Use a Friction-Hitch When Rappelling
    A friction-hitch is popular among climbers who desire maximum control and safety while rappelling. The most common back-up is to link a harness leg loop to the rope with a prusik hitch. Your brake hand holds the friction hitch to keep it from locking while you rap, but i...
    Eli Helmuth at Climbing Magazine
    Rock Climbing Photo: Fig 1. Friction hitch by Chris Philpot
    Ascend a Rope With an Auto-blocking Device
    The shadows are growing long across the desert as you rappel off the neo-classic Birdland (5.7+) in Red Rock, Nevada, after a successful ascent. In your haste to beat darkness (and avoid the resulting expensive ticket at the park gate), you forgot to grab the rack off the...
    Kurt Hicks at Climbing Magazine
    Rope Commands for Multi-pitch Climbing
    Whaaaat?!” is the word most commonly spoken on multi-pitch climbs, where river noise, wind, acoustics, and helmets and stocking caps make it difficult, if not impossible, to use traditional verbal belay signals. If I had $100 for every time I’ve watched a team wasting t...
    Topher Donahue at Climbing Magazine
    Rock Climbing Photo: Ground Runner Belay
    Keep Your Partner From Hitting the Ground
    Experts only: Your buddy has toproped his gnarly new headpoint 317 times—blindfolded, barefoot, and singing the national anthem. Despite all the rehearsals, now and then his foot still pops on that desperate last move. But the season is winding down, and the air is crisp...
    Adam Scheer at Climbing Magazine
    Rock Climbing Photo: Short fixing by Mike Clelland
    Short-fixing is an experts-only technique that essentially separates a climbing team into two roped soloists via a knot at an anchor, allowing the climbers to move simultaneously. It’s most commonly used on one-day ascents of big walls, or to speed up the process during ...
    Russ Facente at Climbing Magazine
    Short-hauling Your Climbing Partner
    It's been a long day on the rock. If your partner can just finish this pitch quickly, you can be down on the trail before dark. But he’s exhausted, and a crux overhang has stopped him. “Take!” he yells. You give him tension, with your belay device rigged in guide mode ...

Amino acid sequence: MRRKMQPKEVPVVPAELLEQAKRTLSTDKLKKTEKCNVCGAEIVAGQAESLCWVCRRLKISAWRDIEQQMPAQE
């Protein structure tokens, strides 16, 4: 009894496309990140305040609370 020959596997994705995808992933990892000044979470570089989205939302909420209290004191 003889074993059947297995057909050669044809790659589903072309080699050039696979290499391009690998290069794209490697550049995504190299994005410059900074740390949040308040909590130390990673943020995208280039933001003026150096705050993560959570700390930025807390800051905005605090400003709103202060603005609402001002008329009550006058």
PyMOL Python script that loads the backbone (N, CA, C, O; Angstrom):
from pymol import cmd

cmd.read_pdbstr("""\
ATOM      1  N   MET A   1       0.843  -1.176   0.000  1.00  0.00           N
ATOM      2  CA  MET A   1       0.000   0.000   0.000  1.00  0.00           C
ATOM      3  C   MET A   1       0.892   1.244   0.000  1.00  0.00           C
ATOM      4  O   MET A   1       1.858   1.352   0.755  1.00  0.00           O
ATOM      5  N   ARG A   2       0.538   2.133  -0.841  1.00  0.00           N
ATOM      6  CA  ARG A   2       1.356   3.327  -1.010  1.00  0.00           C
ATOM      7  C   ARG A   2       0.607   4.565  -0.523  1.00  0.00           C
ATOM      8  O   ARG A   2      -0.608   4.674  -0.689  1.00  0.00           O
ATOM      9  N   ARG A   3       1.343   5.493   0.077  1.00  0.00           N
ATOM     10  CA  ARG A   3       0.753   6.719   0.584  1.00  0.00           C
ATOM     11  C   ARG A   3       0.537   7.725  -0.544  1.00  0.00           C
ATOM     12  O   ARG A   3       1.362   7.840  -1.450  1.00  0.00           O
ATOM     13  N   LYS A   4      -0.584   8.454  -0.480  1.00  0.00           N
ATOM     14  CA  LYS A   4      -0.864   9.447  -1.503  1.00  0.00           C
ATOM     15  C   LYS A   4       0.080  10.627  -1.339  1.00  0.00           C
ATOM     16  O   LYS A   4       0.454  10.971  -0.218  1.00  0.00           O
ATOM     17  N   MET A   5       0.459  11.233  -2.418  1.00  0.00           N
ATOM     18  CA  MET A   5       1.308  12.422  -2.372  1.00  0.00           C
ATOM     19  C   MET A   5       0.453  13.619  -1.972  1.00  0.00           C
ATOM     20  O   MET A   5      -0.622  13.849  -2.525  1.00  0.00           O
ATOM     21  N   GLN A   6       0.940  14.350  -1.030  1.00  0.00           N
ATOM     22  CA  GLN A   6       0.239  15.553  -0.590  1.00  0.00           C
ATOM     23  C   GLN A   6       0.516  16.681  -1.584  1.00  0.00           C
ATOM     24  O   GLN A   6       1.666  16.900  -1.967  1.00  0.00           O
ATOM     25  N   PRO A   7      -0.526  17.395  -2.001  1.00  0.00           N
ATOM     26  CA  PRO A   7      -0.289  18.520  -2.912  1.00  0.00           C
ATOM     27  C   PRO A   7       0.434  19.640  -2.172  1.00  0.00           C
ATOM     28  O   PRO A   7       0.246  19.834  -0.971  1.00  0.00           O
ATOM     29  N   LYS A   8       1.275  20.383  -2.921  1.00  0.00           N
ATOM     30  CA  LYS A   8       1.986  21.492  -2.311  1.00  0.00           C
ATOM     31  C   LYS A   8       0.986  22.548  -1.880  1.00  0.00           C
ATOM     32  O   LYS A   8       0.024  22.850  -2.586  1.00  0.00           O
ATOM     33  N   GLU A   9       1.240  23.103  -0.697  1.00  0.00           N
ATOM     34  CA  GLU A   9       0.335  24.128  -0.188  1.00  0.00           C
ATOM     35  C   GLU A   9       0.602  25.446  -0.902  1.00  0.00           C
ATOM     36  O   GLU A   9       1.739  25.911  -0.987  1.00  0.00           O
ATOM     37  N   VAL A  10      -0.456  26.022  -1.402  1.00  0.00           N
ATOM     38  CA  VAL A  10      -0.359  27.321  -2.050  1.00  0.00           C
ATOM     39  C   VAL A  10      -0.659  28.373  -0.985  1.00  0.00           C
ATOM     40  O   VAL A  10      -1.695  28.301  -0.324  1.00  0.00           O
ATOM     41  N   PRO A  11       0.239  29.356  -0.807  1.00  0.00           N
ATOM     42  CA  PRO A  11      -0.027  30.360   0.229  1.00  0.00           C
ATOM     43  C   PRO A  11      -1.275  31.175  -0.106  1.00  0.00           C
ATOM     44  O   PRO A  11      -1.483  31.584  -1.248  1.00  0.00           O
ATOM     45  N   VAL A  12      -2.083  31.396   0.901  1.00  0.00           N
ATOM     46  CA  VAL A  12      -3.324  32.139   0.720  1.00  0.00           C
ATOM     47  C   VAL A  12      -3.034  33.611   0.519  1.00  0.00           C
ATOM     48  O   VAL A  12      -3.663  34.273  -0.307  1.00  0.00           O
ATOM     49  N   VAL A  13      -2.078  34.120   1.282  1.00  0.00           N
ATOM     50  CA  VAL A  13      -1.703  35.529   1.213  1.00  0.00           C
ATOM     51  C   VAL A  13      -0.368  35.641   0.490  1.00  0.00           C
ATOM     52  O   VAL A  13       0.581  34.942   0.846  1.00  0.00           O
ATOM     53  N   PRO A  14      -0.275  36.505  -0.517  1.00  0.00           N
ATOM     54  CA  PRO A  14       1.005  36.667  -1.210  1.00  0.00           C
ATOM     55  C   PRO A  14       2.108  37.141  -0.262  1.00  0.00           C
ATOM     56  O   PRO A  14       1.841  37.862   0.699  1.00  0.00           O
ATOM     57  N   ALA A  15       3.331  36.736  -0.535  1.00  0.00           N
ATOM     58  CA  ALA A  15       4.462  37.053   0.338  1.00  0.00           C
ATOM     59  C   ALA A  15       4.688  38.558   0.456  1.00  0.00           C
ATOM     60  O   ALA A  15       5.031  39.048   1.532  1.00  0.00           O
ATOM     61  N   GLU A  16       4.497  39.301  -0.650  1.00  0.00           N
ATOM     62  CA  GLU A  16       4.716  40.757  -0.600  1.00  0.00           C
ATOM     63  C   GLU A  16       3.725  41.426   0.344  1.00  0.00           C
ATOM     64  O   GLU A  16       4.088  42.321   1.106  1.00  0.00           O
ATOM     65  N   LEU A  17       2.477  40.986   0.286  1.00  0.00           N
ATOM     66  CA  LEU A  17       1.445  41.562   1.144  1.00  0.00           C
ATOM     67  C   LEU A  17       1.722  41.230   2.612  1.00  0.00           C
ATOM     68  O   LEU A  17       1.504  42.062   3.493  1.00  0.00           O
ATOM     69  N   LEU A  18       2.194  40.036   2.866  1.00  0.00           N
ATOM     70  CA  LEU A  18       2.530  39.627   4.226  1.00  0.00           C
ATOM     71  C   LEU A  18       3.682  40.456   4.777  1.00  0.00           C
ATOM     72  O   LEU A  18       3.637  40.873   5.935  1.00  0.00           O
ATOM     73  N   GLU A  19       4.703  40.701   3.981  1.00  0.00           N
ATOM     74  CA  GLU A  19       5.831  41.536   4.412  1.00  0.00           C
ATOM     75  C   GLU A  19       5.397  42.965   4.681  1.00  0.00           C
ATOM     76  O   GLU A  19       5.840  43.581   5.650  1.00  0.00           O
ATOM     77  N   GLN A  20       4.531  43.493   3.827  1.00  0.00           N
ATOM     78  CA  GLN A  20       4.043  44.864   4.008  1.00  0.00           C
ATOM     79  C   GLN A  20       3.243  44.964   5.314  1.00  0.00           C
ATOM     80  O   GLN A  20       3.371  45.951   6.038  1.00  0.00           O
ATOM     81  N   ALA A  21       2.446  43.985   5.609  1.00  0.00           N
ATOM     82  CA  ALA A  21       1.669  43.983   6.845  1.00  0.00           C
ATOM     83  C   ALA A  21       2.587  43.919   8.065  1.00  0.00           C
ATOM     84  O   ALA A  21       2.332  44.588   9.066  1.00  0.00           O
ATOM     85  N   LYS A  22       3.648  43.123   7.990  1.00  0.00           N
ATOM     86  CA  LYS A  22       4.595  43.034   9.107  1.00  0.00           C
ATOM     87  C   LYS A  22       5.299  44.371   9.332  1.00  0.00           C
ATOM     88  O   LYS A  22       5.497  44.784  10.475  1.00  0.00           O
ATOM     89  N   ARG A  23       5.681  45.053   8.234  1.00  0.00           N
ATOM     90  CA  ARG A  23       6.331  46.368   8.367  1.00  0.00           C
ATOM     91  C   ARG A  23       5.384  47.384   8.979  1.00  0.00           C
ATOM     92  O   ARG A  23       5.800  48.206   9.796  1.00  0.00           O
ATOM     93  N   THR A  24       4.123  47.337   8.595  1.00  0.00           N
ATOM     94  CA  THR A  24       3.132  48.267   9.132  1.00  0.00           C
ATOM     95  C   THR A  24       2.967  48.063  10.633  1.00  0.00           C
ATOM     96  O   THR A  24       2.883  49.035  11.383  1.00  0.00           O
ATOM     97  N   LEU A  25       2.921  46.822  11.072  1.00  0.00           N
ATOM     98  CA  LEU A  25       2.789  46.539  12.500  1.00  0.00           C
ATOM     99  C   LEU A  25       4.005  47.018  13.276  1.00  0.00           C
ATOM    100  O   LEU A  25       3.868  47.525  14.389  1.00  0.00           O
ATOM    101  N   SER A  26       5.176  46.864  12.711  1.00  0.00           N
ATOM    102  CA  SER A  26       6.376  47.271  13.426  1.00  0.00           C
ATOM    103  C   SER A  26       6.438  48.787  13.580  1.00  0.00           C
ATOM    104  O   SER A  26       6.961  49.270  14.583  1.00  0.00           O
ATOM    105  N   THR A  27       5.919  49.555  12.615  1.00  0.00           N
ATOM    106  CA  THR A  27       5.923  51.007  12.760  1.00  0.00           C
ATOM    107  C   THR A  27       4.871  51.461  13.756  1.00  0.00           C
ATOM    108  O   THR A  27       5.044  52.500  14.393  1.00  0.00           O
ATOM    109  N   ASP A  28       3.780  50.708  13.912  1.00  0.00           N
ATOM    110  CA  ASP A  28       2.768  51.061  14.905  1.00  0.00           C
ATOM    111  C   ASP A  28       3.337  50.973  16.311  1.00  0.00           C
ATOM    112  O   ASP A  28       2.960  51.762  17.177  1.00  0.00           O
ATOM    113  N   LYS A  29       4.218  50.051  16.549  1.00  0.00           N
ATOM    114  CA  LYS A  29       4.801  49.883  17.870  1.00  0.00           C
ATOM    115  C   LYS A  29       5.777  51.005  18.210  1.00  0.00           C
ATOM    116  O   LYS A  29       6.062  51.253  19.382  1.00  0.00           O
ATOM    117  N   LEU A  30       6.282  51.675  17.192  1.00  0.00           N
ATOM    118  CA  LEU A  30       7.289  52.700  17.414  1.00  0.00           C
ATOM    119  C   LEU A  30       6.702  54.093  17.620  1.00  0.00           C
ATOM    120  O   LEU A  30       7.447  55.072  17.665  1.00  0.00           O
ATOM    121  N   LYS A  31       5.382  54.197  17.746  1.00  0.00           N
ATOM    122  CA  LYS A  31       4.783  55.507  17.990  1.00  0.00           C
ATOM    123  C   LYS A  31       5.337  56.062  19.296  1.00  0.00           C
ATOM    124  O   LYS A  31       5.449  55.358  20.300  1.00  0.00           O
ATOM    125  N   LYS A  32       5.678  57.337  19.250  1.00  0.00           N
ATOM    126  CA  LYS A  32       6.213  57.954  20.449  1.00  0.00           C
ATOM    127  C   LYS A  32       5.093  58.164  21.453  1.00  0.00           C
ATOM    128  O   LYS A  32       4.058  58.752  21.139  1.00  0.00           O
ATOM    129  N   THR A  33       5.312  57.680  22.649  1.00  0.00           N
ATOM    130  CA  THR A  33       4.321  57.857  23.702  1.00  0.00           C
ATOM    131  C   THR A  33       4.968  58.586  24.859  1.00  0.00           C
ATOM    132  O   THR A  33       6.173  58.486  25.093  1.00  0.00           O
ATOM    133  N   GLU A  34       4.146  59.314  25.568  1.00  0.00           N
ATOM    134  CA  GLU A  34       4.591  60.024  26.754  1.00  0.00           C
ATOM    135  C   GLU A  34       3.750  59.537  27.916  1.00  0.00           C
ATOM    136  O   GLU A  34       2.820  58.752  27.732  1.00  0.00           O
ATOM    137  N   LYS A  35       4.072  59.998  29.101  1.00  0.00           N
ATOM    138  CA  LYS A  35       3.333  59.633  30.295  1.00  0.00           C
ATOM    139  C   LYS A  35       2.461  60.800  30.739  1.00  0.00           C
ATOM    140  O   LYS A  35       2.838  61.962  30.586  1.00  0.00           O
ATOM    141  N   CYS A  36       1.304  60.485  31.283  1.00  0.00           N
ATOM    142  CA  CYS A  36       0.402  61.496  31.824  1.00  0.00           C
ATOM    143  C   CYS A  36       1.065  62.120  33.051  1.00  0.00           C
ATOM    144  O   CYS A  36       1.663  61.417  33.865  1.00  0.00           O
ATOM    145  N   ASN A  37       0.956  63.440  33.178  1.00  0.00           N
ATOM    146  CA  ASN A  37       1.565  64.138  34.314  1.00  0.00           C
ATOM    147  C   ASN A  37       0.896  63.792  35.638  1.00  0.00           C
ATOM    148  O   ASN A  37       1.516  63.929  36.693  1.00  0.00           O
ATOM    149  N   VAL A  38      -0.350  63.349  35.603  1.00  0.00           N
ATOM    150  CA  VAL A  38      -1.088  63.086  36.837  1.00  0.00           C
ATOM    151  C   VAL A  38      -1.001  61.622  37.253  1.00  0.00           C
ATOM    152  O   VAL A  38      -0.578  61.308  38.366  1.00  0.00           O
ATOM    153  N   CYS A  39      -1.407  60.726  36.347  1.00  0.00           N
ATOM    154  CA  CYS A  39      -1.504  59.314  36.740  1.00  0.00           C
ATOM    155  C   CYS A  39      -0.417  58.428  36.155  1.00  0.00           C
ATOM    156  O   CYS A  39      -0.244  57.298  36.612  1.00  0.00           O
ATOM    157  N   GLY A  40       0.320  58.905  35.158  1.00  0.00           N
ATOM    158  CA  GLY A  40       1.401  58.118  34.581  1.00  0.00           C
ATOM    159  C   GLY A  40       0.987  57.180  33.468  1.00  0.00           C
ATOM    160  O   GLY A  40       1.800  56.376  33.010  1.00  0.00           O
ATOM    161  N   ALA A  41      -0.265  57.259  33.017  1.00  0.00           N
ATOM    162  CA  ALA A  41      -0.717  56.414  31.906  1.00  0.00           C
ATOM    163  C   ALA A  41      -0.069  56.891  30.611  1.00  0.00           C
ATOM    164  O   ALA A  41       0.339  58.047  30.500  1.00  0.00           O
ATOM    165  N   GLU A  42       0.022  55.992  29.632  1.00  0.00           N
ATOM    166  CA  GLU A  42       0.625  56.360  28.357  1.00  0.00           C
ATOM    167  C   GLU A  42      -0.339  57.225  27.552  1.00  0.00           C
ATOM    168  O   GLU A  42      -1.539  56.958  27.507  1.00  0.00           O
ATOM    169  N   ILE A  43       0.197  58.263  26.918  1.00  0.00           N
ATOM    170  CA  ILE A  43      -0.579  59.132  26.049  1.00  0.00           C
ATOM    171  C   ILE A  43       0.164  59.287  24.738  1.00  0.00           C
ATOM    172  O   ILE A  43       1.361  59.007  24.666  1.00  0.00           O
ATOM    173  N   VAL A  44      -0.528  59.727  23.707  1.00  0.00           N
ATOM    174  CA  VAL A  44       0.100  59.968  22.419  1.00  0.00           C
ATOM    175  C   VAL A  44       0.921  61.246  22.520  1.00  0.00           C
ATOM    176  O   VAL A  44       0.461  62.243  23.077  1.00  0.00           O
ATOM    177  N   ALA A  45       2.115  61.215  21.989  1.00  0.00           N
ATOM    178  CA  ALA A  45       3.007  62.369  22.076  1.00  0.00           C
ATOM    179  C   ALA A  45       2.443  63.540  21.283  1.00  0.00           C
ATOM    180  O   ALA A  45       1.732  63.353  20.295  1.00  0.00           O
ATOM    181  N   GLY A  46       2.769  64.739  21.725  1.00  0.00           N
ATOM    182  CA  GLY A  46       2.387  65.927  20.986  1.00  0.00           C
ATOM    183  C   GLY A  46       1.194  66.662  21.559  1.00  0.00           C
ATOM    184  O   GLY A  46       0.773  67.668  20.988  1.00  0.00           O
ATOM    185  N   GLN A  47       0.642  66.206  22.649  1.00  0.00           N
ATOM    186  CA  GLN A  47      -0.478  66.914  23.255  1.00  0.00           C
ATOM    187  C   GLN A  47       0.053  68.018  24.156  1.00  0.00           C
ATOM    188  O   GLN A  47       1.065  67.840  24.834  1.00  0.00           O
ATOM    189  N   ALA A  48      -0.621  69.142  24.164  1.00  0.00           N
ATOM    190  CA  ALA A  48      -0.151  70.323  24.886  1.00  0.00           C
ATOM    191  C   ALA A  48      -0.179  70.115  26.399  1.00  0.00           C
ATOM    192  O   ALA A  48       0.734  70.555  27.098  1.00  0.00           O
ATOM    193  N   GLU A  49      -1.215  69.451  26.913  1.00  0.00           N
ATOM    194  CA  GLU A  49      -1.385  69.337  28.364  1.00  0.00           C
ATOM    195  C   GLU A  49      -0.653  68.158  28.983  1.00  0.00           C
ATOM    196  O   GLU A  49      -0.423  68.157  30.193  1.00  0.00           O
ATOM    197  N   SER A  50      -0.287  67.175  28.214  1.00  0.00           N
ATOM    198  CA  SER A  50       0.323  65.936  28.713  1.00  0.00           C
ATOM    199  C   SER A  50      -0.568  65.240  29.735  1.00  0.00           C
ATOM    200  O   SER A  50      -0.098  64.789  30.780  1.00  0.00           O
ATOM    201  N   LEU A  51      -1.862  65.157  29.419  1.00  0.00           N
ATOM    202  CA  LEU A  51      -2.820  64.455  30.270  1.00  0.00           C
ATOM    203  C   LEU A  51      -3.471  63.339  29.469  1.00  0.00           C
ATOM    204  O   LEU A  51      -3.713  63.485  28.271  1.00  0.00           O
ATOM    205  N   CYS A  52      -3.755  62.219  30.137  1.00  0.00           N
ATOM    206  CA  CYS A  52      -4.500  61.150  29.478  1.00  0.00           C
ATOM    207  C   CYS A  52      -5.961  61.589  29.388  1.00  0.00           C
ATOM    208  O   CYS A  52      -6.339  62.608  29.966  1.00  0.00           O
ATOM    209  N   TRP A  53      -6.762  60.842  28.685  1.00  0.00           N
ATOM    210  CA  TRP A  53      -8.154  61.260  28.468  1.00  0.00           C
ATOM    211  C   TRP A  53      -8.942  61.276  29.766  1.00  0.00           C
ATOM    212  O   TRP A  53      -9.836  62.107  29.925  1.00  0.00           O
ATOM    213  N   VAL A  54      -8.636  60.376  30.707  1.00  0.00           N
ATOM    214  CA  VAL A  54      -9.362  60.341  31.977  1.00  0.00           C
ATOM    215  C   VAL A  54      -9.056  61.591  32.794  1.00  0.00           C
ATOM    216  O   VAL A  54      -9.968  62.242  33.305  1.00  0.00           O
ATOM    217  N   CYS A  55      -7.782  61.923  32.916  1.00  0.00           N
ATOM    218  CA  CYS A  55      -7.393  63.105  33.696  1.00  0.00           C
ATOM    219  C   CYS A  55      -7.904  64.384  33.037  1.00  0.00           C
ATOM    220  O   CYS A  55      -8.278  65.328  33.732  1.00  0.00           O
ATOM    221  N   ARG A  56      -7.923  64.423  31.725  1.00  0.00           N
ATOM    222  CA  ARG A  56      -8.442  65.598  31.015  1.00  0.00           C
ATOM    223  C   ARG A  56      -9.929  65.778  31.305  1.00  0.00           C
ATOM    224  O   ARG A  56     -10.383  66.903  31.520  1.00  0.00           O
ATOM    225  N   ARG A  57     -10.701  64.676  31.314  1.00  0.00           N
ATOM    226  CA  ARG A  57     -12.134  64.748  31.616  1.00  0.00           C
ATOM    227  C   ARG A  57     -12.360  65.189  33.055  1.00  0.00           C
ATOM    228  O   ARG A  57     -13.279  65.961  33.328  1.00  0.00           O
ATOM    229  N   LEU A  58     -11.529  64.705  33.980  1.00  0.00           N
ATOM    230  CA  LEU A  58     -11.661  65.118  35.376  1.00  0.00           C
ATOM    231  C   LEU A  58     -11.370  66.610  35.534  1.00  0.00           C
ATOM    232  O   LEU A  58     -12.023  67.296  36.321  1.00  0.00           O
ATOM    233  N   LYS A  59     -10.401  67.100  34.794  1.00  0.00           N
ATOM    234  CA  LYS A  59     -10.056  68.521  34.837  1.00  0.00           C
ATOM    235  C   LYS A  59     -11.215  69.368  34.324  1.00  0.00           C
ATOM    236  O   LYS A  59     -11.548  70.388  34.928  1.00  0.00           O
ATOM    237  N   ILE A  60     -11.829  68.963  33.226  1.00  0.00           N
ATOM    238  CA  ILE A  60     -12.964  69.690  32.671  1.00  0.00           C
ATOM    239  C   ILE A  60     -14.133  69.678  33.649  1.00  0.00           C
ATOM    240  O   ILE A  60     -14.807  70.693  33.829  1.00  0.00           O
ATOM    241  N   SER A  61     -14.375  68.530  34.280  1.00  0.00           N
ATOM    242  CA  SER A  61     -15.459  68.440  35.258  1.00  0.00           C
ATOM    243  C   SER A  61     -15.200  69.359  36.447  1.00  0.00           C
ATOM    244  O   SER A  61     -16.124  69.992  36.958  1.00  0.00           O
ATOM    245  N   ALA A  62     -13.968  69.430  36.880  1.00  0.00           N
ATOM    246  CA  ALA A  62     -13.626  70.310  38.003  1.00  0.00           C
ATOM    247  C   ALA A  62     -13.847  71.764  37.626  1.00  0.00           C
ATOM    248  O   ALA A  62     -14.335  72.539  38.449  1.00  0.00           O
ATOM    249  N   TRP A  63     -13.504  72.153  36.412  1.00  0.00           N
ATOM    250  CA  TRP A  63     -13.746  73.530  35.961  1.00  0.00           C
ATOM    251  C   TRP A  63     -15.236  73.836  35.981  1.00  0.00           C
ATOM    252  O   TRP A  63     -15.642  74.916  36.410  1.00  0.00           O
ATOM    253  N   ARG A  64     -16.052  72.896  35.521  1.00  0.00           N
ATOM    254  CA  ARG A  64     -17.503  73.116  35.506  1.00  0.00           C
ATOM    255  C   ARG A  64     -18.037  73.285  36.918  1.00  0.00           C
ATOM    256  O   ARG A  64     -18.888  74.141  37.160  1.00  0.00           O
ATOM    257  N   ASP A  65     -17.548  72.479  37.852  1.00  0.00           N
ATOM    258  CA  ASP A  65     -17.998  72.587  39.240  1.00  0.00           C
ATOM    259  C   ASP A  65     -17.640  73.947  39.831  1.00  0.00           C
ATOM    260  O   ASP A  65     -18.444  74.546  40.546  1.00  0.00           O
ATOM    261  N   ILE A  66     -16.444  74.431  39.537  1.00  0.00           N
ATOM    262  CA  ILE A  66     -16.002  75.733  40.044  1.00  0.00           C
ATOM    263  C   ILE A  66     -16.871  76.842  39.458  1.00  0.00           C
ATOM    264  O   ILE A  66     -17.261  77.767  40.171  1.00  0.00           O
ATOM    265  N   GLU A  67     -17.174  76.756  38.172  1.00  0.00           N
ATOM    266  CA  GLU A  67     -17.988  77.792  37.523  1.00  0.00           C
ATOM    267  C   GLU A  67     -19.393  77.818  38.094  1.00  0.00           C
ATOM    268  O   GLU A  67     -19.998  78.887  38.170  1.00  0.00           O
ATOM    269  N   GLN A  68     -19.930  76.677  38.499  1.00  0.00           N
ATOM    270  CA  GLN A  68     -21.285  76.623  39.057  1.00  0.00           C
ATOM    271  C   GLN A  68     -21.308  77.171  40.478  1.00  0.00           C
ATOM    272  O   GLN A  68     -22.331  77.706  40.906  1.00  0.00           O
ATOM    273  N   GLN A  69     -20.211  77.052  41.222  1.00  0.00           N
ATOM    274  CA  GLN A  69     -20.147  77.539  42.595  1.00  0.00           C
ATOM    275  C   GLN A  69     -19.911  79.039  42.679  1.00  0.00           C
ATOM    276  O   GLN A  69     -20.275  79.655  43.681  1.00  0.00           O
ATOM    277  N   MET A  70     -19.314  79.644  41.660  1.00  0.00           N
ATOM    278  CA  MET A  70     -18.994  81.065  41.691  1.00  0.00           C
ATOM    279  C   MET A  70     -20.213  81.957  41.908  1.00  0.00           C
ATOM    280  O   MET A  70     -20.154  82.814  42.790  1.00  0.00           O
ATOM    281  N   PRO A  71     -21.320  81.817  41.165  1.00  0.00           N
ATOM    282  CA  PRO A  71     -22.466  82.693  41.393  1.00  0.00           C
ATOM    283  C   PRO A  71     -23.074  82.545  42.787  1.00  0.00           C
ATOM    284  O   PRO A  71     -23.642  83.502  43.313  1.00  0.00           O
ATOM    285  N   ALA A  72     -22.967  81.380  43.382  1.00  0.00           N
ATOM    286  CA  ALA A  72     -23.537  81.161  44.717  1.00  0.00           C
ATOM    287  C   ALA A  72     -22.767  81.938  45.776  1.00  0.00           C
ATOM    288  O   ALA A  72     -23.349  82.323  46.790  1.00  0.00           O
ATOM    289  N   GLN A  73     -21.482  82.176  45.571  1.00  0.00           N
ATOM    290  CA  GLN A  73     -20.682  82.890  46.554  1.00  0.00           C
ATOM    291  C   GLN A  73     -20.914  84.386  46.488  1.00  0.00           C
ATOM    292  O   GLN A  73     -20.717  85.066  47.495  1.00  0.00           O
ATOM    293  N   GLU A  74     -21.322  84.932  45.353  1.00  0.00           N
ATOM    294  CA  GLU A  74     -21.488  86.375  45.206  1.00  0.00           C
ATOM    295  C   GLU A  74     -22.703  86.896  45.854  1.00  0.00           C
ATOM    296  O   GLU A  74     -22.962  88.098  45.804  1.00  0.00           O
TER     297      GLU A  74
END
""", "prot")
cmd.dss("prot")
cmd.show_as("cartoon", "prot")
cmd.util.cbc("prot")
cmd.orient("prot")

Mark Nelson at Climbing Magazine
    Rock Climbing Photo: Protect your follower
    Protect Your Follower on Traverses
    Pitches that traverse sideways can be as dangerous for the follower as for the leader, exposing both climbers to the risk of long, swinging falls. When leading, a climber naturally seeks pro before the crux; after the difficulties, however, he may cruise across easier ter...
    Adam Scheer at Climbing Magazine
    Rock Climbing Photo: Walking the rope by Chris Philpot
    Get Back on an Overhanging Route After Falling
    Walking the rope by Chris Philpot When working his route Le Rêve (5.14d/5.15a) in Arrow Canyon, Nevada, Jonathan Siegrist was forced to skip a clip in the middle of the extremely overhanging crux section, where he fell dozens of tim...
    Alex BIale and Jonathan Siegrist at Climbing Magazine
    Rock Climbing Photo: Figure 3  by Ben Fullerton
    Single-Hitch Belay Escape
    Keeping it straightforward is a good credo for rescue and almost anything climbing-related, and this particular skill is a good example of how to streamline the act of escaping a belay. It uses minimal steps, equipment, and hitches or knots, especially when compared to mo...
    Eli Helmuth at Climbing Magazine